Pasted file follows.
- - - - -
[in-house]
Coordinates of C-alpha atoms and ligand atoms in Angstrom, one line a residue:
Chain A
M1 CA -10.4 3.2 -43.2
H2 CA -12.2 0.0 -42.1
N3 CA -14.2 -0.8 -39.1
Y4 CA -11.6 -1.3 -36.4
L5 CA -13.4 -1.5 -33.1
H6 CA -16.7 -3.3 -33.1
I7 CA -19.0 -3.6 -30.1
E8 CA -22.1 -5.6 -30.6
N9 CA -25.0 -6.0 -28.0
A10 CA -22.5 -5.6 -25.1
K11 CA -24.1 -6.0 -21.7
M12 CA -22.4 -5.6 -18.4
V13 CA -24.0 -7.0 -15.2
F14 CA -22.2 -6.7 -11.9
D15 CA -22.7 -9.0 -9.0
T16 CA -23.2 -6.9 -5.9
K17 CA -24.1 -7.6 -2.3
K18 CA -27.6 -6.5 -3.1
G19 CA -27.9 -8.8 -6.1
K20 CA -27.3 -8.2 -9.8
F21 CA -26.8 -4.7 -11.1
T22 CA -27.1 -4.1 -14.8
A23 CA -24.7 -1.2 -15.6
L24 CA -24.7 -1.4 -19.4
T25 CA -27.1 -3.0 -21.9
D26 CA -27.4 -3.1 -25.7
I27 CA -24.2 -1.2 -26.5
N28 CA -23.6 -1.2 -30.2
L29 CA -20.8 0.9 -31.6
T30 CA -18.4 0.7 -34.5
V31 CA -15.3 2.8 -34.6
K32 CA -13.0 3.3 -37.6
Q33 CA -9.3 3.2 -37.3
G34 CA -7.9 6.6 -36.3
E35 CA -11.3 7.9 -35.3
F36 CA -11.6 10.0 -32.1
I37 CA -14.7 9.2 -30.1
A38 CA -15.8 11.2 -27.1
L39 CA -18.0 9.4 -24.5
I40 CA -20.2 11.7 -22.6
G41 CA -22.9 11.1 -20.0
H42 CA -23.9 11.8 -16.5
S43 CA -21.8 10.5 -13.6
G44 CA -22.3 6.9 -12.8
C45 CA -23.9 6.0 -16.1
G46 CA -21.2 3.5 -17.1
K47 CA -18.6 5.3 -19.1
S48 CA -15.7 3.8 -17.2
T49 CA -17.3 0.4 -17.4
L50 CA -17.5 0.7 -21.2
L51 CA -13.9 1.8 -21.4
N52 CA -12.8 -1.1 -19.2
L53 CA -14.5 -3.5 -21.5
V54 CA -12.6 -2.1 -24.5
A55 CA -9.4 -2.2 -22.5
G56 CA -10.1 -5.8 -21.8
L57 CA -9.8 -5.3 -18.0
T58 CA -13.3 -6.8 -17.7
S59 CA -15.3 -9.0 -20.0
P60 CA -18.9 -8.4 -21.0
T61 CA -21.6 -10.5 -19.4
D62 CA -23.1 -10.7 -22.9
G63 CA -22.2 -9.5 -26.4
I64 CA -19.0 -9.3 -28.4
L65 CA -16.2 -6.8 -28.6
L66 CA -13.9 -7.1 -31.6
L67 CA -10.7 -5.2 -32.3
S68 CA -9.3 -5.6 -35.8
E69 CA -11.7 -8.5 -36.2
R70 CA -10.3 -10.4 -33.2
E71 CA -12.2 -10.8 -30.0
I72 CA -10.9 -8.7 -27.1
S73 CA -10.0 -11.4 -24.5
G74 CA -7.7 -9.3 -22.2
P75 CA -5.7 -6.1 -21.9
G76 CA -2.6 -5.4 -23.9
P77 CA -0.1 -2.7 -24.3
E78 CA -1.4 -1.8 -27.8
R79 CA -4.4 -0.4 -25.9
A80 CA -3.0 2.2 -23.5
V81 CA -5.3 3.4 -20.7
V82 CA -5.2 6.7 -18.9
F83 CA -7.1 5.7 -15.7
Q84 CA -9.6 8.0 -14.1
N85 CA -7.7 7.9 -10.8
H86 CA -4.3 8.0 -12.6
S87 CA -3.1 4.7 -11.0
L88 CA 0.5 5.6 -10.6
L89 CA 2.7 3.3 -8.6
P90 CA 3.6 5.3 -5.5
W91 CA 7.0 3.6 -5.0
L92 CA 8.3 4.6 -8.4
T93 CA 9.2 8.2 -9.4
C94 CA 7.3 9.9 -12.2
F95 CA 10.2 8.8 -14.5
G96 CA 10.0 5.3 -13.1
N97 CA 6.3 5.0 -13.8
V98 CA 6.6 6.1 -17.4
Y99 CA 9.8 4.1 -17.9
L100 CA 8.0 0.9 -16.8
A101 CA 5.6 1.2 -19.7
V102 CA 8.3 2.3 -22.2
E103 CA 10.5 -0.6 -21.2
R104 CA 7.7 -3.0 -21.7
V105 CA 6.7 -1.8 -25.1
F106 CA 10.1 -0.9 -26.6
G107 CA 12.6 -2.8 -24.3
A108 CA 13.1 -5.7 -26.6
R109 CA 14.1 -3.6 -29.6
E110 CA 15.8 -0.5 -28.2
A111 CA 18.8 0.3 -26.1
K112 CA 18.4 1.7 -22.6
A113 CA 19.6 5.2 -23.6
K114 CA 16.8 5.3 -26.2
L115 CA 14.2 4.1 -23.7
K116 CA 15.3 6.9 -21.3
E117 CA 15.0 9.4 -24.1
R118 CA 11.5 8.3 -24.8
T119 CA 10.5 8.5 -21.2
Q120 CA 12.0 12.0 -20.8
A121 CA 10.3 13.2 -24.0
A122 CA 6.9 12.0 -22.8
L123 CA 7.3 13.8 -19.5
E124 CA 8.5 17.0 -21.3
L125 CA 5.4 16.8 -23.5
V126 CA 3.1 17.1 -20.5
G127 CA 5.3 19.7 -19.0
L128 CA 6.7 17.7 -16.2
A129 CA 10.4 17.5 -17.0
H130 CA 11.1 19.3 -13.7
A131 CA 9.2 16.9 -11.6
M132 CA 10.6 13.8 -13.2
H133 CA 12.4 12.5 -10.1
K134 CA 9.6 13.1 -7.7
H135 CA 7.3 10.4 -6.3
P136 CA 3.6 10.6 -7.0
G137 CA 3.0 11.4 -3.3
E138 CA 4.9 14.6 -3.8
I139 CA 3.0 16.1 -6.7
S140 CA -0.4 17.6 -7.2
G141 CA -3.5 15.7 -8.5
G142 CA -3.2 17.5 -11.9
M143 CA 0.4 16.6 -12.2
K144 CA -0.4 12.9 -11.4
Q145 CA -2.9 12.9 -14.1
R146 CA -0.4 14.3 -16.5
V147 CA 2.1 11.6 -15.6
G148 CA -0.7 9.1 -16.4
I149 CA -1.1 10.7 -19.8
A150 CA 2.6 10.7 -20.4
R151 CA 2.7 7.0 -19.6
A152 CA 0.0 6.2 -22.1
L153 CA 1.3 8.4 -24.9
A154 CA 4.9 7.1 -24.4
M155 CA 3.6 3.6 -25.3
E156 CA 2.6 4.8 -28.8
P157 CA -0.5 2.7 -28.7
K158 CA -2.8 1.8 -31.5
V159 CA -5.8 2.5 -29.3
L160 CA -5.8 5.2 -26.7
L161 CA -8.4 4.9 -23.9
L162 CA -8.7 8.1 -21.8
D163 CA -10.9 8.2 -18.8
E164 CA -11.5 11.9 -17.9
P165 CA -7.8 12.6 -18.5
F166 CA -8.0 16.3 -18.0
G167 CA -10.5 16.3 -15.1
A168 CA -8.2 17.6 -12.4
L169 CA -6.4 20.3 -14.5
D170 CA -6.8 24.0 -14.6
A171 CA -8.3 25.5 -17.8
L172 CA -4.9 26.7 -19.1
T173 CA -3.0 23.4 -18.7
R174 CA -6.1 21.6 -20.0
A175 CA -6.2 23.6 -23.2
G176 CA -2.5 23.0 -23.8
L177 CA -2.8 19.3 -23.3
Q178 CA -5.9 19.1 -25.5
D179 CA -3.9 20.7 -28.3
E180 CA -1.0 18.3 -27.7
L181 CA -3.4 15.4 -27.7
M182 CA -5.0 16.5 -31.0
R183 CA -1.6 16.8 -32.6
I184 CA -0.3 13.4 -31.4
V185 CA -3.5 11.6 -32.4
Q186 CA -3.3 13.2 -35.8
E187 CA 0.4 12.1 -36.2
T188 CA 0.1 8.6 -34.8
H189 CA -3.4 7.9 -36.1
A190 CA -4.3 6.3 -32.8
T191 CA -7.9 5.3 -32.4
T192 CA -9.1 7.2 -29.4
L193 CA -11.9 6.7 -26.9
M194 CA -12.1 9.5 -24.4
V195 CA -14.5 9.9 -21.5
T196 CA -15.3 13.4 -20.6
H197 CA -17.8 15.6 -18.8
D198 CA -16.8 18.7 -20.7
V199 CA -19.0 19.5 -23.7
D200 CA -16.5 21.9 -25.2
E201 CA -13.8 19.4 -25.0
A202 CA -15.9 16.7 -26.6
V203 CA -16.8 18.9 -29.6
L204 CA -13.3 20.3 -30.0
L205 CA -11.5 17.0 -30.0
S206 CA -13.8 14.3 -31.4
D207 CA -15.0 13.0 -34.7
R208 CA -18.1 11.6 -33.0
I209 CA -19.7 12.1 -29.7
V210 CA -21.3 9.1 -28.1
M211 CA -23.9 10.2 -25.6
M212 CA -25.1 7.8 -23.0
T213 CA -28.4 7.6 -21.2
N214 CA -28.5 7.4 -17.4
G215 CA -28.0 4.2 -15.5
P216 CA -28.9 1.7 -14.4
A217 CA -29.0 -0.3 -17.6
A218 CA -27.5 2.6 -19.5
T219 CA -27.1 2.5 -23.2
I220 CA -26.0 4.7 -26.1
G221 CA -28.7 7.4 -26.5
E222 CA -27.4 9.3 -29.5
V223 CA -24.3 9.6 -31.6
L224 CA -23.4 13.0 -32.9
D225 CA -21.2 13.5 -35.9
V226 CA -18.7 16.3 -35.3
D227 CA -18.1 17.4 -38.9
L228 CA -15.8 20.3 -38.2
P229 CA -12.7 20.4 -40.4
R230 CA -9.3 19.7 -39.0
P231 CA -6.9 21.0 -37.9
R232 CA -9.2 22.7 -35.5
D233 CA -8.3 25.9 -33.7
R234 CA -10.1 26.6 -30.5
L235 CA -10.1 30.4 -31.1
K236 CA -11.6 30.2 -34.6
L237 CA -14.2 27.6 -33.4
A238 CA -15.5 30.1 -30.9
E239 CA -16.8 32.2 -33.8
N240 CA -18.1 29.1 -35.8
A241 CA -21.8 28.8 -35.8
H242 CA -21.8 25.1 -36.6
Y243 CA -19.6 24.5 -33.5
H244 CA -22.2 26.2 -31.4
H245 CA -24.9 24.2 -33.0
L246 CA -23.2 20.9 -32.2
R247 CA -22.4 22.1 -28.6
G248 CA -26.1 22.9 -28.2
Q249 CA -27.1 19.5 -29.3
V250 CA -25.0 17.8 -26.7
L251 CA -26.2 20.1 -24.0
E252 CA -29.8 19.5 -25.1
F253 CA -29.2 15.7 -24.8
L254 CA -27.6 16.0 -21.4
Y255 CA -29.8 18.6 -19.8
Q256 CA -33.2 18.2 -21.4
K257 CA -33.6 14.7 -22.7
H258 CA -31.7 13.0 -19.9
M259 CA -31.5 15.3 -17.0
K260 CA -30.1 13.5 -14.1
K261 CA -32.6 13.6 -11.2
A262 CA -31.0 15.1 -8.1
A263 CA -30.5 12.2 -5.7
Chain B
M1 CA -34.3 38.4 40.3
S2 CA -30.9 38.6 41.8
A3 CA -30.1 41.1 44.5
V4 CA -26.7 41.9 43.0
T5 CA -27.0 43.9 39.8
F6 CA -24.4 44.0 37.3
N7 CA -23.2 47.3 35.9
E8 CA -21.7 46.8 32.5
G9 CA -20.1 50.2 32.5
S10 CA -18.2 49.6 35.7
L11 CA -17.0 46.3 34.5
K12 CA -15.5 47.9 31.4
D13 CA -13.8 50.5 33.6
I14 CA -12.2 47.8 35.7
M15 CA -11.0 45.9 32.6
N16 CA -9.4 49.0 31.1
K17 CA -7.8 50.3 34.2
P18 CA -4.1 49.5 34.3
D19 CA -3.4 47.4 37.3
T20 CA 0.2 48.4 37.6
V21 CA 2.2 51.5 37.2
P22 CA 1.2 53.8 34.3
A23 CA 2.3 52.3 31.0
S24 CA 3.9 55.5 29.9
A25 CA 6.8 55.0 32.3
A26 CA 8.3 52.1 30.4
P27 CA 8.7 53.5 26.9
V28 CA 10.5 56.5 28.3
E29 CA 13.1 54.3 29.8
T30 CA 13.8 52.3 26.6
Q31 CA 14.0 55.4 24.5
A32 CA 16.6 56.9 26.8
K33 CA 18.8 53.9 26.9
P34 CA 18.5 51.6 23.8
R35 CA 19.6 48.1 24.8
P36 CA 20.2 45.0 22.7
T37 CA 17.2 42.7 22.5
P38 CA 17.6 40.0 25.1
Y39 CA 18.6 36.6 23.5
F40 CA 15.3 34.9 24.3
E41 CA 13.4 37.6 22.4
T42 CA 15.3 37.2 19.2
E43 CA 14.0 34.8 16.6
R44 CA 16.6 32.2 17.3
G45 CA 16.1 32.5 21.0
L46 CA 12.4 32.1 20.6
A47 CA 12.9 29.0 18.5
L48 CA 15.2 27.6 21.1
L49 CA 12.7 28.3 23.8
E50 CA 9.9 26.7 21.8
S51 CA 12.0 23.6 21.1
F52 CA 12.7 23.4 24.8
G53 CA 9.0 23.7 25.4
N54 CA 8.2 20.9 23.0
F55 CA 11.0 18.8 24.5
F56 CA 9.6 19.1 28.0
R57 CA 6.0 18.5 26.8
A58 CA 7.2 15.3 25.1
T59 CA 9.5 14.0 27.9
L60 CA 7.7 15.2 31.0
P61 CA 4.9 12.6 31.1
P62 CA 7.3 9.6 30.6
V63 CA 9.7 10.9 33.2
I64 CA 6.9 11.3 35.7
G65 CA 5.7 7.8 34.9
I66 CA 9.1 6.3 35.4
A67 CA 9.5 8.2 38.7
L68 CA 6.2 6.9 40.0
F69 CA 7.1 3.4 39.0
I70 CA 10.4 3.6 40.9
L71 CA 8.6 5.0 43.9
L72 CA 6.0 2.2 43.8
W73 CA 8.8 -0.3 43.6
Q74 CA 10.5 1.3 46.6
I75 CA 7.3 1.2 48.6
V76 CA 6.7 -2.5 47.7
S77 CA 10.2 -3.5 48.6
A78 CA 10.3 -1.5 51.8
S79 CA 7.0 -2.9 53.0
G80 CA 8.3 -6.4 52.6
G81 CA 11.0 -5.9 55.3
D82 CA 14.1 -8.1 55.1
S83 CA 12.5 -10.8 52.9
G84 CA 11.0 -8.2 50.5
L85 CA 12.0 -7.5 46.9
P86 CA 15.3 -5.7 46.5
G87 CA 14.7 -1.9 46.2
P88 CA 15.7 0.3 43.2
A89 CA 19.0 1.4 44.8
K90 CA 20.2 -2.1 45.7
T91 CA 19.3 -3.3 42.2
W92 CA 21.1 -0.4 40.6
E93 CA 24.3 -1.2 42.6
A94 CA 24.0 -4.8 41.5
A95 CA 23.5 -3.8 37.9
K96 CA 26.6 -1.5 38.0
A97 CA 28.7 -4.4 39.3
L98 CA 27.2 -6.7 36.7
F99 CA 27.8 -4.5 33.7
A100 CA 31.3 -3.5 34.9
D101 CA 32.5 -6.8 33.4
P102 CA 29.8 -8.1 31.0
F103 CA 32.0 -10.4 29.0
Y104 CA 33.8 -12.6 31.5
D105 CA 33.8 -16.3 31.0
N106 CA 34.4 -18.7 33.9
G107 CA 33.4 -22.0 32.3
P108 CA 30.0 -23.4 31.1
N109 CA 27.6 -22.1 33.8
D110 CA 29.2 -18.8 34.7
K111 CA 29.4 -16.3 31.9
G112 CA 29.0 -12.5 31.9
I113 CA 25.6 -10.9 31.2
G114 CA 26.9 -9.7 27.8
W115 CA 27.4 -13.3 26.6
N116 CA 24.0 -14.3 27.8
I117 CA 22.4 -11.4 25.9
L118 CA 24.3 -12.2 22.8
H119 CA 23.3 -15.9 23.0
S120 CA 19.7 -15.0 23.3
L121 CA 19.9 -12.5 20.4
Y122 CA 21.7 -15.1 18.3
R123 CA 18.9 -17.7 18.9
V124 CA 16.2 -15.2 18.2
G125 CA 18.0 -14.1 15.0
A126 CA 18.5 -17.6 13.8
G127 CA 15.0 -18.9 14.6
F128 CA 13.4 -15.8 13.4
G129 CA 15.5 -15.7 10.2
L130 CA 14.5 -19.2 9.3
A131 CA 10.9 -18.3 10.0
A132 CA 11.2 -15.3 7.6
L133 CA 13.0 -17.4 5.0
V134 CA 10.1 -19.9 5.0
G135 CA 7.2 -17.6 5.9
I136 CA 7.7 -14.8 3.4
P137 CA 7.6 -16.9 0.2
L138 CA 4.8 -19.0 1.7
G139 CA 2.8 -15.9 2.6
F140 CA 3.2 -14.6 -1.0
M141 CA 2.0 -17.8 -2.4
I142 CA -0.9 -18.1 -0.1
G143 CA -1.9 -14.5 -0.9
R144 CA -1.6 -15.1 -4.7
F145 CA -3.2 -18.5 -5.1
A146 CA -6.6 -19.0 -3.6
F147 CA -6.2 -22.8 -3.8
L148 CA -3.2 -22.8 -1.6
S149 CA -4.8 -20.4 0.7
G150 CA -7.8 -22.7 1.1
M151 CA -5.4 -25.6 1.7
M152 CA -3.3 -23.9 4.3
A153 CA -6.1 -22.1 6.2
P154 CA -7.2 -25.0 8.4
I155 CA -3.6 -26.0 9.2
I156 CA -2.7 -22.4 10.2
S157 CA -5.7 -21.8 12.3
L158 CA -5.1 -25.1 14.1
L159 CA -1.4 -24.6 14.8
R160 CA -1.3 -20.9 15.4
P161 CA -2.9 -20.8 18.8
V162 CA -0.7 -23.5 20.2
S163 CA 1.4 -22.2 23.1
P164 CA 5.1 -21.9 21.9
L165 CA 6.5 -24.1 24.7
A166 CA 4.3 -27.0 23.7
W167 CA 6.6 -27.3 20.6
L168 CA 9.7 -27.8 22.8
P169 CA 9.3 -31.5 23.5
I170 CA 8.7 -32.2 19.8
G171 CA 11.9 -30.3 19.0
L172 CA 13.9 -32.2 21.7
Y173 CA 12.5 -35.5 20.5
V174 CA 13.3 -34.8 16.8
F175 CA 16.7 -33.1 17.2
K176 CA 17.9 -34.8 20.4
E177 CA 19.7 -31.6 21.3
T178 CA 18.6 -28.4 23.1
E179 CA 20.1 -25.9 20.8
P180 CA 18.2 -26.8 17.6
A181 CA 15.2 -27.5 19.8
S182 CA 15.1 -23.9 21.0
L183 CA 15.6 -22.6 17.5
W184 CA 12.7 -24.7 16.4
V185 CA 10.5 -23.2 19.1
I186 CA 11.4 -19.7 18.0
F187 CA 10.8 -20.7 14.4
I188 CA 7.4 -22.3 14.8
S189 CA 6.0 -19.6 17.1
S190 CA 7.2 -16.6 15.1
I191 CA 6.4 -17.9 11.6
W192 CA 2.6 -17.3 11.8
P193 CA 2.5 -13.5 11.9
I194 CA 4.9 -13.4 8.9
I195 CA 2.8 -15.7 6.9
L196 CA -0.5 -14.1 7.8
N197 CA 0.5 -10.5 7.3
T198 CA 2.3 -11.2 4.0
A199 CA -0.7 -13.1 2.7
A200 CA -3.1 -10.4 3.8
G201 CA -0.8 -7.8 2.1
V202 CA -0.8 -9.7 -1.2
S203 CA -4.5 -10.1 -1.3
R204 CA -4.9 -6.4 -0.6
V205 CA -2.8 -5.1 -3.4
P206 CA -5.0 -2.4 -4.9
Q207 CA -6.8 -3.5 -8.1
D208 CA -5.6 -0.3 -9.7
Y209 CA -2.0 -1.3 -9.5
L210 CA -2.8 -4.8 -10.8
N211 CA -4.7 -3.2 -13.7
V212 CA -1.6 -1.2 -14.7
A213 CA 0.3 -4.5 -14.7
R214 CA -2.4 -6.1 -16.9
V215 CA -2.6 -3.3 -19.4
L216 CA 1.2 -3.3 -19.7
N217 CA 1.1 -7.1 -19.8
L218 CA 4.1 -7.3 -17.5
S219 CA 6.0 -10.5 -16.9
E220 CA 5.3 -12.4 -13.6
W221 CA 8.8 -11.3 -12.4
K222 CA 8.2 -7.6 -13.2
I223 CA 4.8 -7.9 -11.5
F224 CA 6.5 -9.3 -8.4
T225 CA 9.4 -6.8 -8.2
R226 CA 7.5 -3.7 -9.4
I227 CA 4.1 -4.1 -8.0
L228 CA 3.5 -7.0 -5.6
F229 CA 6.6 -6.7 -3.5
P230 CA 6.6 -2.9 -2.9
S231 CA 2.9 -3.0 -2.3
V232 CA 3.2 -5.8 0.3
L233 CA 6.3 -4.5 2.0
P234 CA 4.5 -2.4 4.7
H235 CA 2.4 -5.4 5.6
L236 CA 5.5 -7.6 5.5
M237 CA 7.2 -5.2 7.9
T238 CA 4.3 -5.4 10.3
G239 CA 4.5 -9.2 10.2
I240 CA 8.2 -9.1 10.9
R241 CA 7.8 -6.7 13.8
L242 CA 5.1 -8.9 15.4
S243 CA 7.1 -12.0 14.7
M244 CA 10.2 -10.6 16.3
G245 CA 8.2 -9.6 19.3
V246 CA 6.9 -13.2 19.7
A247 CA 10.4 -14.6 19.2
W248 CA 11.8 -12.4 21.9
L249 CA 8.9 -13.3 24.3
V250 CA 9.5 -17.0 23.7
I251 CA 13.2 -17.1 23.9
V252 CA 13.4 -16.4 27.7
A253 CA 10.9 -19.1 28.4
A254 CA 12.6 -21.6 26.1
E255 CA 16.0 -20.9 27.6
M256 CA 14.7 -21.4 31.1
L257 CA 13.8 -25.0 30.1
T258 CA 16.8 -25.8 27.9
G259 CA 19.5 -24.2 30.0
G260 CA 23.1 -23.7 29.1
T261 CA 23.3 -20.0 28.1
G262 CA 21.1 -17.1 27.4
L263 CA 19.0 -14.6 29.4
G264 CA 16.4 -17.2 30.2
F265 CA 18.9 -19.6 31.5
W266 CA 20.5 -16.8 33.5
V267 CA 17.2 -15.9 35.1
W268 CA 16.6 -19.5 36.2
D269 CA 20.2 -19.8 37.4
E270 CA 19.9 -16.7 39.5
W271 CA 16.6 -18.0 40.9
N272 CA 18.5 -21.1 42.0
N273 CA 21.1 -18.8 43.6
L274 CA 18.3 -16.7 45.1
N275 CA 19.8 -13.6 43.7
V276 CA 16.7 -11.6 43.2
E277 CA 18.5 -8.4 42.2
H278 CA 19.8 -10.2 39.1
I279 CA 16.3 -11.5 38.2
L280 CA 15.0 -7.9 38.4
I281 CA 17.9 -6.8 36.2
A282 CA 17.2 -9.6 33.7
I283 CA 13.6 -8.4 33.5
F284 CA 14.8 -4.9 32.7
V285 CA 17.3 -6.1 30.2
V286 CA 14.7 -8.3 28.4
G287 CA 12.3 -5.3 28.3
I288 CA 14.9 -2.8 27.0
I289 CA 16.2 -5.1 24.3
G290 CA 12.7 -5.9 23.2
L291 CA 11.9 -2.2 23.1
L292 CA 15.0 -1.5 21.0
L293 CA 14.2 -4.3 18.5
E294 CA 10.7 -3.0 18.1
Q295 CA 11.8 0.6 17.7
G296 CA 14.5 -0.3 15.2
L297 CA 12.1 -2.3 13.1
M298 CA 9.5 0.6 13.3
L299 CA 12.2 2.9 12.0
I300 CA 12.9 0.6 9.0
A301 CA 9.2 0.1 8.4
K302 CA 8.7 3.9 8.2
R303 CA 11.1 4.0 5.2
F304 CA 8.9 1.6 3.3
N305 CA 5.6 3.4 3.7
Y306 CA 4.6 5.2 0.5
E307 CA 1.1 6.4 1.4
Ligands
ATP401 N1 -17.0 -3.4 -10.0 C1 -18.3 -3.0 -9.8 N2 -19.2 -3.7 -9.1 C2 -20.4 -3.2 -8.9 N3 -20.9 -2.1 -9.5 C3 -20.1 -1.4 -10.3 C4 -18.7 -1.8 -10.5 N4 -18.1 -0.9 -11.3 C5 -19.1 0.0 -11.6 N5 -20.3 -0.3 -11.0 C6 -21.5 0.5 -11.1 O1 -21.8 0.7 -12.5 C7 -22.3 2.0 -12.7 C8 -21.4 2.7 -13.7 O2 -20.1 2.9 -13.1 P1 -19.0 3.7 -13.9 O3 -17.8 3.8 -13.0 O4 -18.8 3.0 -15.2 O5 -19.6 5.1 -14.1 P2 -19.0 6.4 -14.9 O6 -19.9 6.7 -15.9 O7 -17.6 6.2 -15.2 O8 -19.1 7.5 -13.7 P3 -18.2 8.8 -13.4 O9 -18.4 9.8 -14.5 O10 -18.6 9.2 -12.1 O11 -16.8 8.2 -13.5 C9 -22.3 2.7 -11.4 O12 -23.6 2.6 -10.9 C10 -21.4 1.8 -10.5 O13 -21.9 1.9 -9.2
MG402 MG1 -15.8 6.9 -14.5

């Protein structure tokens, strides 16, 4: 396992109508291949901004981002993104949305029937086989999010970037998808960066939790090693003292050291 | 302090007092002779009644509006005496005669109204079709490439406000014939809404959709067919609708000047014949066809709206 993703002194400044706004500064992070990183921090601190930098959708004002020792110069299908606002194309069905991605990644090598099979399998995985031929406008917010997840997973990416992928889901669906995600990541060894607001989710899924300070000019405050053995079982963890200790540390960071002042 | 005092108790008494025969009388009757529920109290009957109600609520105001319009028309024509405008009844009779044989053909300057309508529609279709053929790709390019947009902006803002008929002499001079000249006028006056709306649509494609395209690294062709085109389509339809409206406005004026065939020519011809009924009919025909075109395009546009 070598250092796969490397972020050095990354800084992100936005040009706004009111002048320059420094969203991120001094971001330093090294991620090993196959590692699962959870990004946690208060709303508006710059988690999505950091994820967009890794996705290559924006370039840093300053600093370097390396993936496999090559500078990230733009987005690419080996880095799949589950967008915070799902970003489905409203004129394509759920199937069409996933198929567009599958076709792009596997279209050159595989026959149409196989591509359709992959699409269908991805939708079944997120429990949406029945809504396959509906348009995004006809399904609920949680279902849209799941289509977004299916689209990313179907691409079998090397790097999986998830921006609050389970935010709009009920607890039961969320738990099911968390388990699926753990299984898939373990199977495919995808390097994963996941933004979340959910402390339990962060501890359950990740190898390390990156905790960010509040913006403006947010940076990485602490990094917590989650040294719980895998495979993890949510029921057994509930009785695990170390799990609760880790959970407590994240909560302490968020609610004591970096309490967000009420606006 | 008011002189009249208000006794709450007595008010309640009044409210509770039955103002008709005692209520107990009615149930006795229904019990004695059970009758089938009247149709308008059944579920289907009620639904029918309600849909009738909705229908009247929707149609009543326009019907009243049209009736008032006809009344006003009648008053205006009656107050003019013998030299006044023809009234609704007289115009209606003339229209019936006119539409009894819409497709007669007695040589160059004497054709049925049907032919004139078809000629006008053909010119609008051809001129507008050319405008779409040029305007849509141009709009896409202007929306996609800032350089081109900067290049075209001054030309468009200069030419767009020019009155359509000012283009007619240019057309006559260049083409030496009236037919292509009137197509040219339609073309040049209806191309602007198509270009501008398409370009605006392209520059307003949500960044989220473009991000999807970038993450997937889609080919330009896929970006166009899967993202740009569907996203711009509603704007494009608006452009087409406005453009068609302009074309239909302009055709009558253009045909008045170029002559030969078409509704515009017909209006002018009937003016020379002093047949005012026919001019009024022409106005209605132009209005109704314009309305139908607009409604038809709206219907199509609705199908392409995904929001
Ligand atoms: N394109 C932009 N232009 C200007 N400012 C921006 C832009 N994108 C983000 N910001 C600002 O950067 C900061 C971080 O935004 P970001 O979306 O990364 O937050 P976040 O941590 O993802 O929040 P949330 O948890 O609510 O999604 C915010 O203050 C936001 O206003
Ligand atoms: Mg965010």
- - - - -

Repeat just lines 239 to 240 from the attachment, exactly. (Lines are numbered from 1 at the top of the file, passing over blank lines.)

K236 CA -11.6 30.2 -34.6
L237 CA -14.2 27.6 -33.4